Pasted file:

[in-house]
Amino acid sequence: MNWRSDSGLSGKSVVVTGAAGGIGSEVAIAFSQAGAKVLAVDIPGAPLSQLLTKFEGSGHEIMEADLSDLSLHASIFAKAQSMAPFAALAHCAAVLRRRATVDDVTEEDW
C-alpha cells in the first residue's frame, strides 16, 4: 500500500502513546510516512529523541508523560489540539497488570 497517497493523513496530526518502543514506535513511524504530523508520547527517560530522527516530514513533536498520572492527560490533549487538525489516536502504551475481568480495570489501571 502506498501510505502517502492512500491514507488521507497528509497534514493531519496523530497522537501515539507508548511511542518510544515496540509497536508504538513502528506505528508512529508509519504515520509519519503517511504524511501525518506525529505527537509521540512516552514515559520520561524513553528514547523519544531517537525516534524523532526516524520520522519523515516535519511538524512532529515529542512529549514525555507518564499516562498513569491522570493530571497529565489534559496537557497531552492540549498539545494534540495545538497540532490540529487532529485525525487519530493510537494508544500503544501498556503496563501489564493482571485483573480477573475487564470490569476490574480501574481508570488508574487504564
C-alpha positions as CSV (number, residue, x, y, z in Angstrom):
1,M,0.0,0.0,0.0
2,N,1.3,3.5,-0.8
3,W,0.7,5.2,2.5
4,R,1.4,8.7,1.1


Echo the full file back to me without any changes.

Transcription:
[in-house]
Amino acid sequence: MNWRSDSGLSGKSVVVTGAAGGIGSEVAIAFSQAGAKVLAVDIPGAPLSQLLTKFEGSGHEIMEADLSDLSLHASIFAKAQSMAPFAALAHCAAVLRRRATVDDVTEEDW
C-alpha cells in the first residue's frame, strides 16, 4: 500500500502513546510516512529523541508523560489540539497488570 497517497493523513496530526518502543514506535513511524504530523508520547527517560530522527516530514513533536498520572492527560490533549487538525489516536502504551475481568480495570489501571 502506498501510505502517502492512500491514507488521507497528509497534514493531519496523530497522537501515539507508548511511542518510544515496540509497536508504538513502528506505528508512529508509519504515520509519519503517511504524511501525518506525529505527537509521540512516552514515559520520561524513553528514547523519544531517537525516534524523532526516524520520522519523515516535519511538524512532529515529542512529549514525555507518564499516562498513569491522570493530571497529565489534559496537557497531552492540549498539545494534540495545538497540532490540529487532529485525525487519530493510537494508544500503544501498556503496563501489564493482571485483573480477573475487564470490569476490574480501574481508570488508574487504564
C-alpha positions as CSV (number, residue, x, y, z in Angstrom):
1,M,0.0,0.0,0.0
2,N,1.3,3.5,-0.8
3,W,0.7,5.2,2.5
4,R,1.4,8.7,1.1